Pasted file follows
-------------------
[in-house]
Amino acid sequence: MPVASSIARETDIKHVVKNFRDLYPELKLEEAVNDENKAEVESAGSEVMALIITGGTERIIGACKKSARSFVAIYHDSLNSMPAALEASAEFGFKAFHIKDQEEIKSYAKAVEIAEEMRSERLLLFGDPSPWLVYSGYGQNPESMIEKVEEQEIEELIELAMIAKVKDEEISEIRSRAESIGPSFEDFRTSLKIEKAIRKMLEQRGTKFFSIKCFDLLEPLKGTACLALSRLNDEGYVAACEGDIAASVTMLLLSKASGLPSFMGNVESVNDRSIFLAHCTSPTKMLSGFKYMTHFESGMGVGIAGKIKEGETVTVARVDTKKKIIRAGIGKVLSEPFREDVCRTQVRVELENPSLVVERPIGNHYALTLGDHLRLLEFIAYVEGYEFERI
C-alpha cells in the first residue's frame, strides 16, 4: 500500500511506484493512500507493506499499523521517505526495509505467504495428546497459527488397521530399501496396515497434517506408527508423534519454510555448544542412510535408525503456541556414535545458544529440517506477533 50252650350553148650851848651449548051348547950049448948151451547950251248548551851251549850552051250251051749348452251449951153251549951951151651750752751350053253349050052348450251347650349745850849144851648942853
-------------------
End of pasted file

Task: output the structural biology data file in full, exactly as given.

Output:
[in-house]
Amino acid sequence: MPVASSIARETDIKHVVKNFRDLYPELKLEEAVNDENKAEVESAGSEVMALIITGGTERIIGACKKSARSFVAIYHDSLNSMPAALEASAEFGFKAFHIKDQEEIKSYAKAVEIAEEMRSERLLLFGDPSPWLVYSGYGQNPESMIEKVEEQEIEELIELAMIAKVKDEEISEIRSRAESIGPSFEDFRTSLKIEKAIRKMLEQRGTKFFSIKCFDLLEPLKGTACLALSRLNDEGYVAACEGDIAASVTMLLLSKASGLPSFMGNVESVNDRSIFLAHCTSPTKMLSGFKYMTHFESGMGVGIAGKIKEGETVTVARVDTKKKIIRAGIGKVLSEPFREDVCRTQVRVELENPSLVVERPIGNHYALTLGDHLRLLEFIAYVEGYEFERI
C-alpha cells in the first residue's frame, strides 16, 4: 500500500511506484493512500507493506499499523521517505526495509505467504495428546497459527488397521530399501496396515497434517506408527508423534519454510555448544542412510535408525503456541556414535545458544529440517506477533 50252650350553148650851848651449548051348547950049448948151451547950251248548551851251549850552051250251051749348452251449951153251549951951151651750752751350053253349050052348450251347650349745850849144851648942853